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The Perfect Safari Lens?

One of the most common photography questions that we're asked is what lens is best for safari. For most travelers, the answer lies in two lenses covering a range of focal lengths from roughly 20mm-300mm (if your budget can stretch to a 400mm zoom, then so much the better). But there is also a strong case to be made for a single "super-zoom" lens that covers this full range. Examples include:

Canon EF 28-300mm f/3.5-5.6L IS USM

AF-S Nikkor 28-300mm f/3.5-5.6G ED VR

Tamron 28-300mm f3.5-6.3 XR Di VC LD

Some of these lenses (particularly the Canon) are quite expensive, and all three manufacturers also offer 18-200mm lenses that could be considered as more budget-friendly alternatives for a one-lens safari.

As with any "Jack of all trades" these lenses have pros and cons:

Advantages

Flexibility - you always have the right lens on the camera. In a matter of seconds (versus minutes if you had to change lenses), you can switch from a wide angle landscape shot of the Okavango Delta to a close-up wildlife portrait of the leopard that just emerged from the bush next to your game-drive vehicle.

Size - everyone knows that luggage on charter flights between safari camps is limited, so having to carry just one compact lens weighing 30 ounces and measuring 3x5 inches leaves more space for your recharger, flash, filters, extra batteries, external hard-drvie, and clothing (of course).

No lens changes - not to be underestimated in the dusty conditions of Africa. Removal of a lens from the camera body leaves the camera's internals (especially the sensor) susceptible to harmful dust accumulation that can damage parts and spoil images.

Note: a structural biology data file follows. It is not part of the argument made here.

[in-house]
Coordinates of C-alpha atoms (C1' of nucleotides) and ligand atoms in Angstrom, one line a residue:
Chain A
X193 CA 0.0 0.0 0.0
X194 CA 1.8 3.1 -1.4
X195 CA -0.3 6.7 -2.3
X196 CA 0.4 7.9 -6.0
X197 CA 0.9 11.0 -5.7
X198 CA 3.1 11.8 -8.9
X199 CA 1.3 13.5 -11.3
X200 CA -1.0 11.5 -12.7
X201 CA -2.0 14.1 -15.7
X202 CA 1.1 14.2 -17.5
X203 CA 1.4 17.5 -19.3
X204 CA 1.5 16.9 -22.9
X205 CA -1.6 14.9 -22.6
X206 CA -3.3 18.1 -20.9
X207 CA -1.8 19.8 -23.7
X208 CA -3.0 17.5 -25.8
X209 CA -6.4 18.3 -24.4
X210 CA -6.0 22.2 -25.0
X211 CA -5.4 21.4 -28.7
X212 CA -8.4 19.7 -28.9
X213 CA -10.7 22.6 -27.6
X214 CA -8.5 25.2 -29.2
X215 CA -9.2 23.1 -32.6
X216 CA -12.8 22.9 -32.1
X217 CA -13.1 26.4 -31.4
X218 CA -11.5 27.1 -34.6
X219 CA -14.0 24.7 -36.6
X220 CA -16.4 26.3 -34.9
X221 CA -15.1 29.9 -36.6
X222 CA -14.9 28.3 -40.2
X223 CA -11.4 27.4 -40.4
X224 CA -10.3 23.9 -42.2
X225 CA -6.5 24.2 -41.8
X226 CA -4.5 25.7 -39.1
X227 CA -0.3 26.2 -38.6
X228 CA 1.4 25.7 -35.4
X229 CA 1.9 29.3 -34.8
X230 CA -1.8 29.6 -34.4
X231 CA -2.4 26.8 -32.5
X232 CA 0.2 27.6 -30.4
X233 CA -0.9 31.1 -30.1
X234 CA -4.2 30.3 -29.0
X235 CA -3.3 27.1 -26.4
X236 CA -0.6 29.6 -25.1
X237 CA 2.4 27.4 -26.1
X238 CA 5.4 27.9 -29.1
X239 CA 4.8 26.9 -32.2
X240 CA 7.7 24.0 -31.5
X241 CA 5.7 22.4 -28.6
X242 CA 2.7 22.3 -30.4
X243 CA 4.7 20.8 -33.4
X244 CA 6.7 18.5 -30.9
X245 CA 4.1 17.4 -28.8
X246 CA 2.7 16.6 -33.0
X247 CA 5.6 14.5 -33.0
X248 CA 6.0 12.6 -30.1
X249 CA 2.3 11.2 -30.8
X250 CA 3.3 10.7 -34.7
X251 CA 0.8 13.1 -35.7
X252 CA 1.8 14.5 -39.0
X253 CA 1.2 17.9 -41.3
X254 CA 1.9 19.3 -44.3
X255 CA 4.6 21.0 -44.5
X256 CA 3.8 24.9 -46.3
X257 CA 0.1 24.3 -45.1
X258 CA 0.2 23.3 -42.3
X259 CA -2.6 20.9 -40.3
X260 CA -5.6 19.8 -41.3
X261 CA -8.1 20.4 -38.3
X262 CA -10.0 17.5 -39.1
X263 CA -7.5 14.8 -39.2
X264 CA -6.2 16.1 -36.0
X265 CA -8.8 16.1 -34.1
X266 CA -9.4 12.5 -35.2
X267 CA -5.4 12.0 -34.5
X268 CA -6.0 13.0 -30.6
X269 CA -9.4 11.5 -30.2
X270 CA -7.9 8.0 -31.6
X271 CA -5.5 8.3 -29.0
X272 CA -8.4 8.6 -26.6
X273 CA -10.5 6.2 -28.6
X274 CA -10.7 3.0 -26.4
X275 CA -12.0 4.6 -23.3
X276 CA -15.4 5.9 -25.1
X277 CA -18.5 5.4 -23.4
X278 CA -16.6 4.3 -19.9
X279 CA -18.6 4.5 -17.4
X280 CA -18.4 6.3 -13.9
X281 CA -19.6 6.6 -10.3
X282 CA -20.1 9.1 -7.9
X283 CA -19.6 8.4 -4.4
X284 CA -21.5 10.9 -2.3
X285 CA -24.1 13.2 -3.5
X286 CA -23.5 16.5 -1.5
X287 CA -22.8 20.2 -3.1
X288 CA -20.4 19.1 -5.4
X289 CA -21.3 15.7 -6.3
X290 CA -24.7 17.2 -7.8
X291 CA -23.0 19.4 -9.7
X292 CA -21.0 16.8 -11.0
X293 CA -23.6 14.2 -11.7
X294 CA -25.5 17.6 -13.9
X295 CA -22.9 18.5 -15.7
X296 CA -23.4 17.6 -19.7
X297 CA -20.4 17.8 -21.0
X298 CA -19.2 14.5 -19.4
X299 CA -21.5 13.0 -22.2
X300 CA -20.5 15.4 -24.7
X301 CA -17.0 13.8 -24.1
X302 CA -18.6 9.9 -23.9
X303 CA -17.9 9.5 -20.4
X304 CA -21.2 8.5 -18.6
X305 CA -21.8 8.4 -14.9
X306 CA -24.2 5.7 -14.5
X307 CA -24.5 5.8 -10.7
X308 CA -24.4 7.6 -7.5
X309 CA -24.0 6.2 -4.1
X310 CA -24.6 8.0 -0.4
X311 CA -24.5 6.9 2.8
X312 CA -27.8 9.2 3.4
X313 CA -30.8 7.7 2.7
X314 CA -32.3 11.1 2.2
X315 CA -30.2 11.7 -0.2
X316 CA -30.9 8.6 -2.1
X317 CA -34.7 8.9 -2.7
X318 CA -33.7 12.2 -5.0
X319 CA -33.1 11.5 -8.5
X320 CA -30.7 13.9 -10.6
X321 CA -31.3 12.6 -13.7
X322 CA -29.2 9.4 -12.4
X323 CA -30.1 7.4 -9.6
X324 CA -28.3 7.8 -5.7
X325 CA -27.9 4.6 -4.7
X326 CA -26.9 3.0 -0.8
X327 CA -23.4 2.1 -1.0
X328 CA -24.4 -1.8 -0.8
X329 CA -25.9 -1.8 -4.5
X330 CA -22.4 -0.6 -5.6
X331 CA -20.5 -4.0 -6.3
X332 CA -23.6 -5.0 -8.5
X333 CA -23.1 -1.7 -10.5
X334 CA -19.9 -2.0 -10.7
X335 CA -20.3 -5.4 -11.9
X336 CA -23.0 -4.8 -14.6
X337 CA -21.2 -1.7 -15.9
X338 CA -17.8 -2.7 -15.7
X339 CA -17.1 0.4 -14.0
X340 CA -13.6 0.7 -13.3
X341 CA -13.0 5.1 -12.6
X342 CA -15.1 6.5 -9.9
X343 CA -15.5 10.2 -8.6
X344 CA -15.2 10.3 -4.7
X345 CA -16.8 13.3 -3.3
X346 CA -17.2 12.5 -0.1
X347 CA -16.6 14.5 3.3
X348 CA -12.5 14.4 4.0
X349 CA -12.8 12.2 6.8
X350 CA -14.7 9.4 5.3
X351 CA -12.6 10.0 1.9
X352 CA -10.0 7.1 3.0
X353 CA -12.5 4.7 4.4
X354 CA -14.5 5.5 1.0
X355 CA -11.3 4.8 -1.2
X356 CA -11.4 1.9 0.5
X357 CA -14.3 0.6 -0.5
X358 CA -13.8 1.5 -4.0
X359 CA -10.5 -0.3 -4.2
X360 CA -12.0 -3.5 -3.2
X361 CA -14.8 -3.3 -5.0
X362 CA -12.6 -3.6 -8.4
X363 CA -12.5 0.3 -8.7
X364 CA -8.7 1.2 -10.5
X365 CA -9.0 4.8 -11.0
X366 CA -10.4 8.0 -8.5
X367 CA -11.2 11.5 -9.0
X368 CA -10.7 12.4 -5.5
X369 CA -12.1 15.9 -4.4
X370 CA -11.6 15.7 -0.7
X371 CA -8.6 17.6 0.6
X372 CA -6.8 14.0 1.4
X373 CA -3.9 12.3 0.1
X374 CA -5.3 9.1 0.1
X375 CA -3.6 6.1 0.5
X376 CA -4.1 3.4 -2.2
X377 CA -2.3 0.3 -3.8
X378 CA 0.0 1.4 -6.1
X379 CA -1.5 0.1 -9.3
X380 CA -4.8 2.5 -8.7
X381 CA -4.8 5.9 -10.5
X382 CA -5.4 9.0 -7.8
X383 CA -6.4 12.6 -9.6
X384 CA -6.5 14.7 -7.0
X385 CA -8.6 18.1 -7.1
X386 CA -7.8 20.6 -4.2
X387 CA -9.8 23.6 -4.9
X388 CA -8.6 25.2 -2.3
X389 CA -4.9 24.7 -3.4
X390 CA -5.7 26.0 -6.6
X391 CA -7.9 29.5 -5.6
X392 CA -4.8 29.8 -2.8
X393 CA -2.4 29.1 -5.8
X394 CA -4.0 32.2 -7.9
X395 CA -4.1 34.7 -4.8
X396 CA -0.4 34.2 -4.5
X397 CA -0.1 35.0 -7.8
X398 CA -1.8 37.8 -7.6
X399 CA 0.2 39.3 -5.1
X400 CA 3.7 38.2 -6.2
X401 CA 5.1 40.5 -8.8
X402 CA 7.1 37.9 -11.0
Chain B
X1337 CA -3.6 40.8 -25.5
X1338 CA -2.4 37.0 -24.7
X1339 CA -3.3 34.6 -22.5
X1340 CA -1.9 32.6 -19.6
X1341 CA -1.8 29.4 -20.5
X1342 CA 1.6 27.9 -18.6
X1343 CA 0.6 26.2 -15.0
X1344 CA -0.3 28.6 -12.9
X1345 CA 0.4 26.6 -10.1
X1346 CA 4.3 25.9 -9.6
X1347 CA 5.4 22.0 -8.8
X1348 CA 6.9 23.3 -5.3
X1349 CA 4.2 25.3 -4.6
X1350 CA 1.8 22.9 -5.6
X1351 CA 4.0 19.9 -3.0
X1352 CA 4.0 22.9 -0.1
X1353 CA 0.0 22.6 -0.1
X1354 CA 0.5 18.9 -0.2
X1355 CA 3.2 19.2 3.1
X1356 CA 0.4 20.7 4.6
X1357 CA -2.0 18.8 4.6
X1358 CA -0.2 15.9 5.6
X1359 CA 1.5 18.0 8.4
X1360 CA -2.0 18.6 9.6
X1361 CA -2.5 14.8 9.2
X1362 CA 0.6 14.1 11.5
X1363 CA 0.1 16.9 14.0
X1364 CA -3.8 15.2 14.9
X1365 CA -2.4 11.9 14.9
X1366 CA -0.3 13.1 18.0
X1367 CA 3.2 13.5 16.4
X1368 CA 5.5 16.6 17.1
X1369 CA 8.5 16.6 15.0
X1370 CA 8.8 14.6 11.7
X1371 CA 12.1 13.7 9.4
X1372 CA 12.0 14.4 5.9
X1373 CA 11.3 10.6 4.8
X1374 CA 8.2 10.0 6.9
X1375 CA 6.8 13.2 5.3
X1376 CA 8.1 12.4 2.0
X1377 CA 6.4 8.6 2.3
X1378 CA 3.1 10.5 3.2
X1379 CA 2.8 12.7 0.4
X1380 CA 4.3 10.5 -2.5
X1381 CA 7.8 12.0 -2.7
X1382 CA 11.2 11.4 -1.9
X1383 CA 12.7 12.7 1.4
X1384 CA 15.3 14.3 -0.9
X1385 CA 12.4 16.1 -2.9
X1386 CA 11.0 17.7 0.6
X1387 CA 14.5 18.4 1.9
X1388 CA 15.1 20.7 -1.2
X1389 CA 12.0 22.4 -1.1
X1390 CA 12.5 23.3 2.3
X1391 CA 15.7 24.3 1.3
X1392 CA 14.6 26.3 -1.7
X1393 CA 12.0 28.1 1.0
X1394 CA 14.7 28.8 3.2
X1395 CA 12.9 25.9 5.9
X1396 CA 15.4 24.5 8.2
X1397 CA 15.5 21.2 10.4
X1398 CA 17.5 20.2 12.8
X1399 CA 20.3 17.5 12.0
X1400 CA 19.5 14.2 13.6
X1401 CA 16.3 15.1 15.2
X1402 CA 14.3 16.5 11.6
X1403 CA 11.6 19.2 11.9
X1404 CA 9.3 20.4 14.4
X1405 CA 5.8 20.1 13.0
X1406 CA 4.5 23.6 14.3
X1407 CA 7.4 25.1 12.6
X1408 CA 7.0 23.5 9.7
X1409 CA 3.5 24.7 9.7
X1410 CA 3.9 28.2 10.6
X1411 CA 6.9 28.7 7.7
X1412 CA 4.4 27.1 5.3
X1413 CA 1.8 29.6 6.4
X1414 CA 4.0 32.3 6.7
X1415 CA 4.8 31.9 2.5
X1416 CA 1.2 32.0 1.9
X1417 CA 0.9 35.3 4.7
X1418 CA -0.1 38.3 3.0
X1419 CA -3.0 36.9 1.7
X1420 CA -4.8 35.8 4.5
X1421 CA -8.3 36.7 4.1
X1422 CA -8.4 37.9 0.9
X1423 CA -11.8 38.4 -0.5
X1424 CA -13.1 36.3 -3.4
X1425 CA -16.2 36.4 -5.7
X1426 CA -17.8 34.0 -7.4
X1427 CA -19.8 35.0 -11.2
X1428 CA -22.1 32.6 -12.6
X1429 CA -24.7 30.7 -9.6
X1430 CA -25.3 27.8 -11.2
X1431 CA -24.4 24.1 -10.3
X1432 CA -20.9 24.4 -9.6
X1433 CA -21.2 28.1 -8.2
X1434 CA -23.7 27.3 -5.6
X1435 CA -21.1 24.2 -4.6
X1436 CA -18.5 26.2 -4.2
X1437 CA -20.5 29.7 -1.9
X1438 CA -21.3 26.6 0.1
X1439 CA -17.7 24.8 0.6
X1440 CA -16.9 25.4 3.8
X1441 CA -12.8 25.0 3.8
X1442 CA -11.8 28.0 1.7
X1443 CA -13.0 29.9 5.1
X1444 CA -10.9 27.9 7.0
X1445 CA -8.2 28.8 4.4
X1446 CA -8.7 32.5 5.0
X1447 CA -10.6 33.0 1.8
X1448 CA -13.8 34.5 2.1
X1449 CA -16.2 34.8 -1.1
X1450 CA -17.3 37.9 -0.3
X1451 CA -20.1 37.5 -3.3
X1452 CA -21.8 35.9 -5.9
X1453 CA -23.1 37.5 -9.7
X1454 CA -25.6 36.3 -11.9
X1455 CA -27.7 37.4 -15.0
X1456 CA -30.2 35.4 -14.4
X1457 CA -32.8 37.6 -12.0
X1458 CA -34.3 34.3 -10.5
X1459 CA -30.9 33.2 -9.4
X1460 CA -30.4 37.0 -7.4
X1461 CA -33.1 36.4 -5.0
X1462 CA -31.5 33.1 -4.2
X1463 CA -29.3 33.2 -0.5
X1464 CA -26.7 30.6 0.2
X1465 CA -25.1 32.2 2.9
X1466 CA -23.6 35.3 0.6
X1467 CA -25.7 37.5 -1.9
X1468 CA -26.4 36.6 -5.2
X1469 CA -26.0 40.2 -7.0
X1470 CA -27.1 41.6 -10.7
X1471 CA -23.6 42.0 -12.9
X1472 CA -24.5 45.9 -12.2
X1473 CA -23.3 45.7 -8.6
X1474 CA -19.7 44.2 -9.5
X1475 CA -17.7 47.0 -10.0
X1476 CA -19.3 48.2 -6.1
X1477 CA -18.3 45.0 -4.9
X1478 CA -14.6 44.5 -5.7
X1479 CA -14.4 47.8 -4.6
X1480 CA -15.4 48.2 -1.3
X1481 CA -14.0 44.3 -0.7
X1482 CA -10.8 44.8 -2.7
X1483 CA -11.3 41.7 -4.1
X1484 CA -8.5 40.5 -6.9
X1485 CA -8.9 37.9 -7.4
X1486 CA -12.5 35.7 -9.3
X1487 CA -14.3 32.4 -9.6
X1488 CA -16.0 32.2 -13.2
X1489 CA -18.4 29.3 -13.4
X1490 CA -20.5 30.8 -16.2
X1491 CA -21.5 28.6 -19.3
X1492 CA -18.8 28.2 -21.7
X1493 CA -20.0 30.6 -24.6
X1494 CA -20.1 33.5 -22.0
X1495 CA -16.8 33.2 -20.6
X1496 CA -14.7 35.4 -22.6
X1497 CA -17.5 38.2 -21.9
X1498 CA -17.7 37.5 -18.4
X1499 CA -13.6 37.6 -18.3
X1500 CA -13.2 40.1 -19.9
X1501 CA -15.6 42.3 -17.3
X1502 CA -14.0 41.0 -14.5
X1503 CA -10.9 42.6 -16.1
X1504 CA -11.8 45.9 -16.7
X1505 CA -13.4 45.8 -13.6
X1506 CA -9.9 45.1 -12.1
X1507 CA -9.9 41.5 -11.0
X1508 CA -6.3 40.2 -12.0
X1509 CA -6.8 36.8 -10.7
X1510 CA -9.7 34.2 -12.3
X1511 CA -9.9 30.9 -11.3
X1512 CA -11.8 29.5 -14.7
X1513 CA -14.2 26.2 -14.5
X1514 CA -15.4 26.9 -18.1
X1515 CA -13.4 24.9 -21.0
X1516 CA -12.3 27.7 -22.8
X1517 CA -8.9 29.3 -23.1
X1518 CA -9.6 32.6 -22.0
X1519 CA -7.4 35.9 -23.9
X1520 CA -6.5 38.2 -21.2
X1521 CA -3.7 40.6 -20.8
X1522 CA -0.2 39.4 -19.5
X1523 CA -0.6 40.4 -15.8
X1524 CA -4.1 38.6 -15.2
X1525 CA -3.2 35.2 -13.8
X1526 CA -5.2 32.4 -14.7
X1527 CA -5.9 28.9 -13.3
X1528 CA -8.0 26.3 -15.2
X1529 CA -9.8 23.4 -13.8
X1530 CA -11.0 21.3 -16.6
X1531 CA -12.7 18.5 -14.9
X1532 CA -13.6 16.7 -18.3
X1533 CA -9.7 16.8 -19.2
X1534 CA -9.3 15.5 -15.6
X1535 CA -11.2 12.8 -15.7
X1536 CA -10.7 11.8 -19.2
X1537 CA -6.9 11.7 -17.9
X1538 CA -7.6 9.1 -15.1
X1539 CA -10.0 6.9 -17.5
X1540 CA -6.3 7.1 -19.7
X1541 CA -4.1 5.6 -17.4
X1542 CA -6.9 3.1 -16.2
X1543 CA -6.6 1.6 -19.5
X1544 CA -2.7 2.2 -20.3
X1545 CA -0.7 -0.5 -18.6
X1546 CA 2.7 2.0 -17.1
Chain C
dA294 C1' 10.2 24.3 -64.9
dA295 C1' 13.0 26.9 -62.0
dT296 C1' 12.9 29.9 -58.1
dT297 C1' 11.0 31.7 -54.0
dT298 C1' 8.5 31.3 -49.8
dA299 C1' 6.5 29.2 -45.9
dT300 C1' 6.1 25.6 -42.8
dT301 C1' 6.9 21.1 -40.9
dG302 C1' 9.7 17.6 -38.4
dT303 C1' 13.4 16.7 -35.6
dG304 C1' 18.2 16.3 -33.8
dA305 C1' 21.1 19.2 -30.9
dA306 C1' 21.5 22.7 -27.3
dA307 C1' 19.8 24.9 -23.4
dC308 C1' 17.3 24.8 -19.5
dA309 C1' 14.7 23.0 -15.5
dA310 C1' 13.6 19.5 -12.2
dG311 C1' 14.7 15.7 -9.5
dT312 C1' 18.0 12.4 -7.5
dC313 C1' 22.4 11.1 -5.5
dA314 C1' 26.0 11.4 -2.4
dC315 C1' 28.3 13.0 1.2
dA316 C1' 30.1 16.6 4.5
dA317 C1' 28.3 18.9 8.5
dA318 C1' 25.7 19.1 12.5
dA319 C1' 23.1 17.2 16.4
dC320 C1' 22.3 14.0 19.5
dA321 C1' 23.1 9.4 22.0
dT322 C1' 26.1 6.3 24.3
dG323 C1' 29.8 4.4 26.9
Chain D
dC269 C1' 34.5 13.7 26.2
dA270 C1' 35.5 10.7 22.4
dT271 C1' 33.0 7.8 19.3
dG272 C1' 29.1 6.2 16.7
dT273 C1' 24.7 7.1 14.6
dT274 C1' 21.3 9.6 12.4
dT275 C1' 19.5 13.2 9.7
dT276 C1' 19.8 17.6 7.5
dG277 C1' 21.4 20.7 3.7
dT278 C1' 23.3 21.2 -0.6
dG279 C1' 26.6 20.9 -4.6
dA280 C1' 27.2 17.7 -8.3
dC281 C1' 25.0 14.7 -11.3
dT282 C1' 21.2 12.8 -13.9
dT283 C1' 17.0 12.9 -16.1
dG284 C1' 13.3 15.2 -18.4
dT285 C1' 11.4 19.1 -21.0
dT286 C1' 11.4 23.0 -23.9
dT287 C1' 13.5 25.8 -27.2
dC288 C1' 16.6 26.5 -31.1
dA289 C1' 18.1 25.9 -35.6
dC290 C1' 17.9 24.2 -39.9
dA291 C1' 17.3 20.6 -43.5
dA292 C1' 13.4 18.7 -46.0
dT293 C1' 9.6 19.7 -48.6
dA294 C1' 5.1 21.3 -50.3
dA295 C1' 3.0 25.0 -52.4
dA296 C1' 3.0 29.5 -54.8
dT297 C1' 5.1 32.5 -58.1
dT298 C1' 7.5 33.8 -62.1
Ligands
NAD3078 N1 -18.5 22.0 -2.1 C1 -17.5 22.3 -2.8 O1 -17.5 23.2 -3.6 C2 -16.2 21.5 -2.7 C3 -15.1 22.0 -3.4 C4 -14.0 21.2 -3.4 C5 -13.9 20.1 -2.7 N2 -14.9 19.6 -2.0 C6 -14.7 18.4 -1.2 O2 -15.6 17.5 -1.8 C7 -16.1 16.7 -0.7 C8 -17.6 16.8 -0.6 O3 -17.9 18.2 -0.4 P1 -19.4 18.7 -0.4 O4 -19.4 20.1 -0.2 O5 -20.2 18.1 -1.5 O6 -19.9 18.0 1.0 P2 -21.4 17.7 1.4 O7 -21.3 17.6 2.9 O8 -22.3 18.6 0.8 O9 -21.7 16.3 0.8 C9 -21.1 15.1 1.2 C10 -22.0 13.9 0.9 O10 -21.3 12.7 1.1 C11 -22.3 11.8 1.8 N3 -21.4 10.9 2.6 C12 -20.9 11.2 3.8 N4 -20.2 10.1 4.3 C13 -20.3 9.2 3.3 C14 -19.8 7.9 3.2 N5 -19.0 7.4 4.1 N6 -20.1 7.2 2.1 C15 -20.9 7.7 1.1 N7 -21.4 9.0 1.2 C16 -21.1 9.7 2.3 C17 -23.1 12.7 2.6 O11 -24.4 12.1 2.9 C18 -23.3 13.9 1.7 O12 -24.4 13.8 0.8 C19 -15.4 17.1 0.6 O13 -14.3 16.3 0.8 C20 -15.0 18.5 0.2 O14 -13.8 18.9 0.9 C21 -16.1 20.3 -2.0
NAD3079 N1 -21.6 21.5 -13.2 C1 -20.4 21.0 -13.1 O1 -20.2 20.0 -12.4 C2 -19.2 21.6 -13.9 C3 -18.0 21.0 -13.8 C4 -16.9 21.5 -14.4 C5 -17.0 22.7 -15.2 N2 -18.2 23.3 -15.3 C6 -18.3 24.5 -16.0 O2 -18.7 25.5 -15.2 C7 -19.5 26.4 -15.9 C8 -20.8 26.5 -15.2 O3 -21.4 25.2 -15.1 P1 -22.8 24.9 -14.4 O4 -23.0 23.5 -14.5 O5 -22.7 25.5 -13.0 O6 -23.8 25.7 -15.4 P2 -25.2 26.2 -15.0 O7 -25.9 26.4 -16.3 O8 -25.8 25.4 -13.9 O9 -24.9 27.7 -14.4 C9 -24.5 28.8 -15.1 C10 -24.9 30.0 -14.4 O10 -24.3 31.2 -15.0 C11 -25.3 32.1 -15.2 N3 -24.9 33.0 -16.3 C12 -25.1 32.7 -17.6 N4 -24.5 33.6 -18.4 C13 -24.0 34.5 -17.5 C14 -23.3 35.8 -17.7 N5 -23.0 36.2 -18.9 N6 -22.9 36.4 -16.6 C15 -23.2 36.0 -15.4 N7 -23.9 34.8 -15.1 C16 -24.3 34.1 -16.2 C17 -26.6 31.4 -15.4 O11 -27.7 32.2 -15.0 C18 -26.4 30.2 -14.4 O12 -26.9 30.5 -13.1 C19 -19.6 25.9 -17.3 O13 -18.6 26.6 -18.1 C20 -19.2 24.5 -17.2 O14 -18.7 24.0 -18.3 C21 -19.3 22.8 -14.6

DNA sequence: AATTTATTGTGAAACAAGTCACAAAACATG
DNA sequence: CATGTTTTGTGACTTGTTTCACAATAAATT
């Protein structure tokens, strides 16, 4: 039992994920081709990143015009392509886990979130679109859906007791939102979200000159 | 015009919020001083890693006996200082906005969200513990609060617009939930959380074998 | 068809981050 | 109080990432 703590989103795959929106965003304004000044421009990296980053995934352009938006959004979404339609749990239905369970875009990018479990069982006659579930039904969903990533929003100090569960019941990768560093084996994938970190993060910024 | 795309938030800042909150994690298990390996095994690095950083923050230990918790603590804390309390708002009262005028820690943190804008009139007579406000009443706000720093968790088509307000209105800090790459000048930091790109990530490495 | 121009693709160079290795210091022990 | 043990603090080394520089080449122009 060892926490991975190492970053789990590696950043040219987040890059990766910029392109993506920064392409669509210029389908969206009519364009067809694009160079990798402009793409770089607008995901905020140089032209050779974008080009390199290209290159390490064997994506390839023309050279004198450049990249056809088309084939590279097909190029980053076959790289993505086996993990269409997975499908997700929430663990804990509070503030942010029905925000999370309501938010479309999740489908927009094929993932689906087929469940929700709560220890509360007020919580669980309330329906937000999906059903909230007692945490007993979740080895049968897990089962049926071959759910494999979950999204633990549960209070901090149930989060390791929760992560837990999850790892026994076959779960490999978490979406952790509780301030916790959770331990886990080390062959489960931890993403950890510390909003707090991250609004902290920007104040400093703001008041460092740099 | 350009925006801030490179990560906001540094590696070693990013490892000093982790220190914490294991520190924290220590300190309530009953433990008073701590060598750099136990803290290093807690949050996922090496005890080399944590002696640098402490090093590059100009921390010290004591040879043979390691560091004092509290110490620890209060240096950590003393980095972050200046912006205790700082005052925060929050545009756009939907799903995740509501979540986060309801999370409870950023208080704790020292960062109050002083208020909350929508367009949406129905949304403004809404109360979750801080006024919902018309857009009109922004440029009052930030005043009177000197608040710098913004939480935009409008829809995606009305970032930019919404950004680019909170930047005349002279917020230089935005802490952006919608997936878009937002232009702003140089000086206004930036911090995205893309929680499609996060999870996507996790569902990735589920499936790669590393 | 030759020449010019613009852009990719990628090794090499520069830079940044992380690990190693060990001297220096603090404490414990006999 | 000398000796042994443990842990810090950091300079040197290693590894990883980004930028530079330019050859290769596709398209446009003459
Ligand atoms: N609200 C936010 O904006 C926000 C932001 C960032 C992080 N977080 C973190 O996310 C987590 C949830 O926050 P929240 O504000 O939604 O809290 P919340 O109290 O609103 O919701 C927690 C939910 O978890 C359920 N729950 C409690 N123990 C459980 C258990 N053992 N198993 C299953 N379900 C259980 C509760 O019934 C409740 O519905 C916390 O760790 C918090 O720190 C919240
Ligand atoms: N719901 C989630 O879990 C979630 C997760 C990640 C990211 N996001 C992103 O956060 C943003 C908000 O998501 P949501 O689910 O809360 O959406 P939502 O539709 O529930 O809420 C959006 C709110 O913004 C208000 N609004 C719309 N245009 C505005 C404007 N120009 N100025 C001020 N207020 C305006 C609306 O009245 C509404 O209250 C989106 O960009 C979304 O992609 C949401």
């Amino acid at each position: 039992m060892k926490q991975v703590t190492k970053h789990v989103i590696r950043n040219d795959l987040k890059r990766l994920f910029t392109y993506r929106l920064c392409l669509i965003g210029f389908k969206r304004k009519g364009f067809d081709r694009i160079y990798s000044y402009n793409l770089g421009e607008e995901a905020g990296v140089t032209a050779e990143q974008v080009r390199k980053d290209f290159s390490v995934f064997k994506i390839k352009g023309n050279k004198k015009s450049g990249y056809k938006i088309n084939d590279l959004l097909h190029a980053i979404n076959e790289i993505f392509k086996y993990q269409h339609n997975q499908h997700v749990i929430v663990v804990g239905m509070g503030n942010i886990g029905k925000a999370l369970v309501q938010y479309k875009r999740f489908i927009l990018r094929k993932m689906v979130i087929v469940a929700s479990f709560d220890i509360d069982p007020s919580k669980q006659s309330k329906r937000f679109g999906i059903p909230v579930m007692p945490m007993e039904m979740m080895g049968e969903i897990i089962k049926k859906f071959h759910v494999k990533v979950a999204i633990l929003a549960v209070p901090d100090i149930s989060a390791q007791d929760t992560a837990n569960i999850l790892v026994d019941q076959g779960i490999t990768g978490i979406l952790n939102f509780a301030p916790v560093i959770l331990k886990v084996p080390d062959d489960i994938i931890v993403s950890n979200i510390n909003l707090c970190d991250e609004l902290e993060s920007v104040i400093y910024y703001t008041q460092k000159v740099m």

Cost effective - while not "cheap", these lenses cost less than two "conventional" zoom lenses of equivalent quality that would cover the same focal length spectrum.

Post safari applications - most travelers are understandably reluctant to invest in a highly specialized lens that may be great for wildlife, but for which they will have limited use after the safari is over. With their compact size and versatility, these "super zooms" can be used for just about any photographic application before, during, and after your safari.

Disadvantages

The primary downside of these extended-range "super-zoom" lenses is loss of sharpness relative to conventional zooms (or prime lenses). Lenses are incredibly complex mechanical devices and, the more focal lengths that a lens must cover, the more challenging it becomes to correct for distortions and aberrations - this is why (all else being equal) prime lenses deliver sharper images than zooms, and the problem is magnified as the range of focal lengths is extended. If the final product of your safari photos is likely to be digital images or small (8x10 or smaller) prints, the difference will be barely perceptible; if you're planning to make large prints, this is a factor to consider.

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